1. I was going to be a little concerned about you if you had wrote that you did not enjoy this Conservatory. So many shapes and textures...thanks for sharing!

  2. That Gunnera is amazing! Made me gasp!

  3. Great pictures! It's been years since I've been there. It's long over due for a visit. A lots been going on with the conservatory, including a partnership between them the city of Vancouver and VanDusen Botanical Gardens, that saved it from demolition earlier this fall. It will be interesting to see what happens there in the next year or so. I sense great things!

  4. My least favorite conservatory was in Balboas Park in San Diego- it seemed so irrelevant when most of the stuff in there could be grown outdoors in that coastal zone 10 environment-plants just looked dusty and sad to me. My favorite was at the New York Botanical Garden-big and over the top. The Bloedel really looks worth visiting ..

  5. Hi Loree, What a treat. I love the conservatory and the surrounding plantings. That gunnera makes me wish I had a few acres.

  6. I've never been a big fan of conservatories (plants should be outside, free!). So the beautifully landscaped grounds are what would keep me coming back. They look stunning.

  7. Darla, I can be a bit of a snob sometimes...and as I started my tour through I wasn't sure I was going to enjoy it...but in the end I did.

    Alison, isn't it just crazy! If we hadn't needed to get on the road I would have gone down there and seen it up close.

    Laura, that's great to hear! It would be a shame to loose a great dome like that one.

    ks, great point about a zone 10 conservatory!!! That's what I'm saying, they should only be used to display plants that are foreign and unique.

    Grace, I thought you had a Gunnera?

    Pam, they were...I wish we would have had the time to explore them a little. Next time...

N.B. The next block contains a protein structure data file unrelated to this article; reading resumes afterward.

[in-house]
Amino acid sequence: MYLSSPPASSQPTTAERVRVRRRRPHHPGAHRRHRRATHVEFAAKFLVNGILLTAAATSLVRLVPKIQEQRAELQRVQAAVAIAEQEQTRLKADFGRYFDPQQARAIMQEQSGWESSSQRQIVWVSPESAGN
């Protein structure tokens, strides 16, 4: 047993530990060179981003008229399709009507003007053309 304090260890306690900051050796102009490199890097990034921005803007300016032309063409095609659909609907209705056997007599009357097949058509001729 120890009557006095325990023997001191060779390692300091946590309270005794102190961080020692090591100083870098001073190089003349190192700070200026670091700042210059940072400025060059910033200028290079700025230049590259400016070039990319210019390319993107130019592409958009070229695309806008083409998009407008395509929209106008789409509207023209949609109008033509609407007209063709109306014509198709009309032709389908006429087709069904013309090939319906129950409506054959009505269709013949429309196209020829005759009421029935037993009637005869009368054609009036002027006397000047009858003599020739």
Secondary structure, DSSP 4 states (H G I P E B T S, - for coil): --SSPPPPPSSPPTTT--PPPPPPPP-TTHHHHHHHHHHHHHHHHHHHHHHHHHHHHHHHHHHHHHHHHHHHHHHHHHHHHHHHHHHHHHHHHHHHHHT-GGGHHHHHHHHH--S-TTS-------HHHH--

8. Thanks for the great tour.
    Looks like a nice botanical garden that is being cared for well.
    I'm planning a trip up to Bloedel next summer with a few S.F. friends so I really appreciated the preview.

    great photos !

  9. Unknown Aloe looks like A. arborescens. All the agave leaves look long and narrow compared to what grows here...I wonder is that due to less light?

    I love conservatories. They have their very own climate, it may be different than what is right outside, but why not?

  10. In college, a boyfriend brought me one of those False Aralias in place of a corsage. He was way ahead of me there. I now fully appreciate it. Wonder what ever became of that guy.

  11. DD aka Michelle, are we talking about the same Bloedel? I mean it's nice and all but I just don't see you planning a trip there all the way from SF...might you be going to the Bloedel Reserve in Bainbridge Island in WA?

    hoover boo, oh I bet your right! On both the name and the light.

    ricki....omg! Too funny.

  12. I am scrolling up and down and up and down - beautiful pics - I can't get enough.


Thank you for taking the time to comment. Comment moderation is on (because you know: spam), I will approve and post your comment as soon as possible!